Not long after I
moved into my new home, I had a professional organizational company that works
only in garages add in very creative storage solutions in places like above
where my car is parked. AV component boxes fix up there nicely, and solve this
issue perfectly and easily. Will the Revel boxes fit up there? I don’t think so,
but I likely could do some measurements, and remove a few items that could get
Kondo treatment on eBay, thus creating a
little more space, and possibly putting a few bucks in my pocket.
Everyone’s situation is different with boxes. In a past life, I had an audiophile reviewer who covered very expensive electronics for me on the toney Upper East Side of Manhattan. When he did the reviews, he arranged to have the boxes shipped back to the company, or taken to a dealer, until he was done, as his 925-square-foot, beautifully redone co-op simply couldn’t accommodate the extra boxes that came with a Mark Levinson DAC or an Audio Research tube preamp. If I lived near my mother, like Brian Kahn does, I could use her empty basement to stash boxes. I would work to keep them slightly above the floor, so as to avoid a once-in-a-decade water issue but a few 2x4s and perhaps some scrap plywood could accomplish that. In my case, here in California, I think that I am going to roll the dice on the Revel boxes, as shipping to and from Pennsylvania isn’t very green, nor is it very cost-effective.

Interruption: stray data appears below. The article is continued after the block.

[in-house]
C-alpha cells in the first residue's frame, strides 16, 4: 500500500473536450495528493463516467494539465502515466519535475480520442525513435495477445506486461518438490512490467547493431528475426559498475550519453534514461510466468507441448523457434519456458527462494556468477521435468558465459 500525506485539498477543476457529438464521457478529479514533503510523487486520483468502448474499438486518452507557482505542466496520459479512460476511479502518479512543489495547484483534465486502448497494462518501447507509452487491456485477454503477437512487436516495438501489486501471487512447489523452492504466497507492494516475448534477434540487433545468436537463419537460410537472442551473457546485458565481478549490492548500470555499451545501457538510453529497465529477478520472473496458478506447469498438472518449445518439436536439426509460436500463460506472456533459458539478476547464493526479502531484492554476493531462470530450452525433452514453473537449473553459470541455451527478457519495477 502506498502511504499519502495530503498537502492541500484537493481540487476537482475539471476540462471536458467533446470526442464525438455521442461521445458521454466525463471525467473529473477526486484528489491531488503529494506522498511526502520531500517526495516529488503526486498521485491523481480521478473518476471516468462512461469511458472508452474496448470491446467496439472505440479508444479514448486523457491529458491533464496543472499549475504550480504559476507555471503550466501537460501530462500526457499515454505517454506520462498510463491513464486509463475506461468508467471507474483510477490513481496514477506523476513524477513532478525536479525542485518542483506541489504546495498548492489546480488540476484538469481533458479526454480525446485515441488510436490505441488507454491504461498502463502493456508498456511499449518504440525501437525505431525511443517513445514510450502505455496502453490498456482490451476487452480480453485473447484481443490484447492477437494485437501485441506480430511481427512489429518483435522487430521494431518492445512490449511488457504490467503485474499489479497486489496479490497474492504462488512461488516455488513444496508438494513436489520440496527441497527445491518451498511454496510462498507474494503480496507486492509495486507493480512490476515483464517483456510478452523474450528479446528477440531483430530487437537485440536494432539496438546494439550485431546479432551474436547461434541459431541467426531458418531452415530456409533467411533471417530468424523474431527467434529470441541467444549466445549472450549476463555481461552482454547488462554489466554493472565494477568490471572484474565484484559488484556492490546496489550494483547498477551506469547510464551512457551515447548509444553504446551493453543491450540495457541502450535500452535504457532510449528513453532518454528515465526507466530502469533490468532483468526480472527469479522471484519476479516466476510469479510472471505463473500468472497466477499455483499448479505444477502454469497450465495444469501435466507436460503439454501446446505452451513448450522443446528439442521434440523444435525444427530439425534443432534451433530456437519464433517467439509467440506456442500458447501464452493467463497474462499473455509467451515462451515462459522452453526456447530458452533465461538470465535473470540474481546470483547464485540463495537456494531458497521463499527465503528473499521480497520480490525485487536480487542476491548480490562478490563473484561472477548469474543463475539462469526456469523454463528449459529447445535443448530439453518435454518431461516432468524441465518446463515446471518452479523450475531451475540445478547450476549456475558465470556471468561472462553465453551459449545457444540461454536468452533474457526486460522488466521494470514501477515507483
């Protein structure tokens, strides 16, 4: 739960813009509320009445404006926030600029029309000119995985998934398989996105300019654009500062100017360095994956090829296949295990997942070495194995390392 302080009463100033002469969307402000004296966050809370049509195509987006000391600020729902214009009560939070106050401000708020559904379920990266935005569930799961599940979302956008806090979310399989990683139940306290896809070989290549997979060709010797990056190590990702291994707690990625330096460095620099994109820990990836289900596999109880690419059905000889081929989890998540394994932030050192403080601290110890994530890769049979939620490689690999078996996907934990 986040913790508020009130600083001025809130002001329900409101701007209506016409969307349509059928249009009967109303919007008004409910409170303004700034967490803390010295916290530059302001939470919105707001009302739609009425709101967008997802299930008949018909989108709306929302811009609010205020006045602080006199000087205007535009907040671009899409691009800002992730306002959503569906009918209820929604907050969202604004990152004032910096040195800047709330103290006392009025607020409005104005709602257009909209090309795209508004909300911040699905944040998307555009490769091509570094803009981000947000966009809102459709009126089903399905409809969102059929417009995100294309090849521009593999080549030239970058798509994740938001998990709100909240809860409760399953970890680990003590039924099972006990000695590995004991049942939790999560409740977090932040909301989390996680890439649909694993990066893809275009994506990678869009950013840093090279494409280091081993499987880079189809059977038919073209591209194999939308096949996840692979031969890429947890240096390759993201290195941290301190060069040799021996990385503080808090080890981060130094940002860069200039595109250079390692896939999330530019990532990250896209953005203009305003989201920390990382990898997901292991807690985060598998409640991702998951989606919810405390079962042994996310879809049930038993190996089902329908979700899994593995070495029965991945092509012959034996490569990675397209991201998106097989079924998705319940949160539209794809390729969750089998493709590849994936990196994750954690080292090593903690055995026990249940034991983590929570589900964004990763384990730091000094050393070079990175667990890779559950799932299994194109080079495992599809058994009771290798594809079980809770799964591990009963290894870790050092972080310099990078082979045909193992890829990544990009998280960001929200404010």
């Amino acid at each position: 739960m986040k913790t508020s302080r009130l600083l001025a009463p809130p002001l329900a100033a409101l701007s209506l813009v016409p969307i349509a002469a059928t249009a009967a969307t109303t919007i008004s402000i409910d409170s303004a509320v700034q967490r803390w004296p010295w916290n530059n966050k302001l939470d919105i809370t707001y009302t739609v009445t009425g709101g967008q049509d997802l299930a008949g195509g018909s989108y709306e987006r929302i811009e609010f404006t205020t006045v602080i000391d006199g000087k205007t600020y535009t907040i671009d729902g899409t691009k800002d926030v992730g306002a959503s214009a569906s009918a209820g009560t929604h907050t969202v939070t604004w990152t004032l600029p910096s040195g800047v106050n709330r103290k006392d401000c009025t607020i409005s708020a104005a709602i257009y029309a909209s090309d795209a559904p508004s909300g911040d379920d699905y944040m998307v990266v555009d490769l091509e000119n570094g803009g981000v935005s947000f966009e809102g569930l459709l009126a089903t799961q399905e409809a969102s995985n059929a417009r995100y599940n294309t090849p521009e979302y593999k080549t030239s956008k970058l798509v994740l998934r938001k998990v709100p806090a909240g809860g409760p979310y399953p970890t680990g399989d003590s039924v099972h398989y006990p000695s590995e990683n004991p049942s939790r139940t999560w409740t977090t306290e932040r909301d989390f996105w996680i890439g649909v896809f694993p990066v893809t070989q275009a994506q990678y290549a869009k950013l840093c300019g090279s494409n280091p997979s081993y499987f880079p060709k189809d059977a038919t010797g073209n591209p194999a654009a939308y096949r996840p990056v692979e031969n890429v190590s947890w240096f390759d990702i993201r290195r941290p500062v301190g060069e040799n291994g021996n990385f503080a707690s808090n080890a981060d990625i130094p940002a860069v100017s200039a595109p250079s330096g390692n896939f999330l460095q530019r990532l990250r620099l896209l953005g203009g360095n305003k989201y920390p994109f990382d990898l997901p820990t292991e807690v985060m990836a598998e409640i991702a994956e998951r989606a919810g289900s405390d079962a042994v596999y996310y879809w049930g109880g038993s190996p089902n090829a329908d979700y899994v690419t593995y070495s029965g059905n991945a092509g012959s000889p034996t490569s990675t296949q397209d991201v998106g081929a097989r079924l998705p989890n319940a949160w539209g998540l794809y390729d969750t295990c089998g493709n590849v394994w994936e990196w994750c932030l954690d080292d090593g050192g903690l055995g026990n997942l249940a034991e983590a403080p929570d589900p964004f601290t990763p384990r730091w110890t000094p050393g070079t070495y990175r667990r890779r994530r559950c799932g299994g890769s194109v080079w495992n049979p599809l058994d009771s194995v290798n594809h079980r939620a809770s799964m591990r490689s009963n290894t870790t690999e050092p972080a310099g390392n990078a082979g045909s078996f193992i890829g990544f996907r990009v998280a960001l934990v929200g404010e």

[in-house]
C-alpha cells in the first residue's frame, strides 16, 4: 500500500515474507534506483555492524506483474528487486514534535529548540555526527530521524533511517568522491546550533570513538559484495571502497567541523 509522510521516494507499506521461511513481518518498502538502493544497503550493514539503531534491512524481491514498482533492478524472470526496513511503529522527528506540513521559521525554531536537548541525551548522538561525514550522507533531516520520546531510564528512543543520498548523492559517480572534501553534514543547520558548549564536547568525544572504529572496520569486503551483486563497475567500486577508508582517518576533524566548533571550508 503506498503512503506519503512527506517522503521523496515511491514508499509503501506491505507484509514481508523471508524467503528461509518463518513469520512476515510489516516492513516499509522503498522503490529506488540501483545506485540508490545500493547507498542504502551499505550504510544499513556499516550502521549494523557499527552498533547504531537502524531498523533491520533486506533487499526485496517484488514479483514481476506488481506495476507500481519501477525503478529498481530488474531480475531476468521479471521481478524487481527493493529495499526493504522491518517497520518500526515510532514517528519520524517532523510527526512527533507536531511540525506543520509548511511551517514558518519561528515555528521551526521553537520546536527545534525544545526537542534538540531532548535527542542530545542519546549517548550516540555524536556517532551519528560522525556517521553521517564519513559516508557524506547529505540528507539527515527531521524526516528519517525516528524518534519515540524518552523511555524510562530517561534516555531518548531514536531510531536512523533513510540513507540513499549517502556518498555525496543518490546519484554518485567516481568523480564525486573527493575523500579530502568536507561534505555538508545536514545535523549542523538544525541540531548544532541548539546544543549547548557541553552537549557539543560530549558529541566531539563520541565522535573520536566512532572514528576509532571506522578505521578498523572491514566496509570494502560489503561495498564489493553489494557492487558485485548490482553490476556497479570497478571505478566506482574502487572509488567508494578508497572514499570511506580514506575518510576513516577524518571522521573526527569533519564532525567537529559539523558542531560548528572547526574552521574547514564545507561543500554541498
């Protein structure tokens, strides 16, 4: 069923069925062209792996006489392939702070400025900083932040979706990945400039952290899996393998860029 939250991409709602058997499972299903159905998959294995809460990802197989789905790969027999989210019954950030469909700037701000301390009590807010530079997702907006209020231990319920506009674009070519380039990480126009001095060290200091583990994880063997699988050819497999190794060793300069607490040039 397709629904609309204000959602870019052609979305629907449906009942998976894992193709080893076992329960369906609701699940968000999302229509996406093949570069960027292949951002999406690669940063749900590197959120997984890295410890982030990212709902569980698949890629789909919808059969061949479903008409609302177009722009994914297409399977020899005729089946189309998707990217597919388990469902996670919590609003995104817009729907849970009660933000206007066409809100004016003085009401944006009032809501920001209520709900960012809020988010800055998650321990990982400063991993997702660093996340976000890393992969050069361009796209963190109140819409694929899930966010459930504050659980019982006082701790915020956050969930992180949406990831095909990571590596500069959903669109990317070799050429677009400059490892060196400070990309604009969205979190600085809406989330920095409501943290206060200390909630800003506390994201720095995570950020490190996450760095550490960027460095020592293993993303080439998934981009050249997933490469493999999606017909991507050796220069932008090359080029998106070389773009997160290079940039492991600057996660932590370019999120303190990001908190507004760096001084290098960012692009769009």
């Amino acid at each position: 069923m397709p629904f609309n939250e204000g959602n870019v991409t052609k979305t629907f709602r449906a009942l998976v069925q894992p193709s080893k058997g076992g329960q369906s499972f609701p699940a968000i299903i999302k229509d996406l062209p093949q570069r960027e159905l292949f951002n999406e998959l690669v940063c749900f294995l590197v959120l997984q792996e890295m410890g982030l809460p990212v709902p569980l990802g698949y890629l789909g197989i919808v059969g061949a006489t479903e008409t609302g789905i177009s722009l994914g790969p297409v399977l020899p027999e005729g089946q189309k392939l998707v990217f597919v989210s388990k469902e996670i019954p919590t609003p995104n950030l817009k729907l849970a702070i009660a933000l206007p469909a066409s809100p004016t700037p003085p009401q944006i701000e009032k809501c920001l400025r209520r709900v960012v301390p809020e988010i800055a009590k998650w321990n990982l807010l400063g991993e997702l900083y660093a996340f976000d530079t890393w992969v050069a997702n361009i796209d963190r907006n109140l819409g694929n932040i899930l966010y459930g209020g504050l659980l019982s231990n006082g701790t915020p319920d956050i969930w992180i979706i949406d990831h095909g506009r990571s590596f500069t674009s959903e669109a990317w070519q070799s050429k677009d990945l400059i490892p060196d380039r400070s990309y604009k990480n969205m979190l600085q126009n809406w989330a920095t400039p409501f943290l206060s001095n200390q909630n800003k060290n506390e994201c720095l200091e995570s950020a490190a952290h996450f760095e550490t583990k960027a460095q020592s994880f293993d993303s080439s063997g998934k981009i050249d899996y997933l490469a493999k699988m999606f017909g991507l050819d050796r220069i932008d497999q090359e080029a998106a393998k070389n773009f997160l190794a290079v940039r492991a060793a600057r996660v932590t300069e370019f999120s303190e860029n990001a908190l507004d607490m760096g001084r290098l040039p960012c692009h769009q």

The moral of the story is to never go cheap on your boxes, and/or shipping of your AV equipment. That $11,000 Fujitsu 720p plasma TV from 2009 isn’t worth $11 today, thus is more of an E-waste problem than a shipping concern. Therefore, you should toss television boxes. That $11,000 Krell stereo preamp from roughly the same era is likely still worth a pretty penny, and you want to protect your best interests, investment, and buyer on the other side of the deal. Use the best boxes you can find, and look to bring in professionals to help offset your shipping liabilities. You will never be sorry putting a little extra time, money, and effort into your AV shipping as you continue in your audiophile and videophile journey.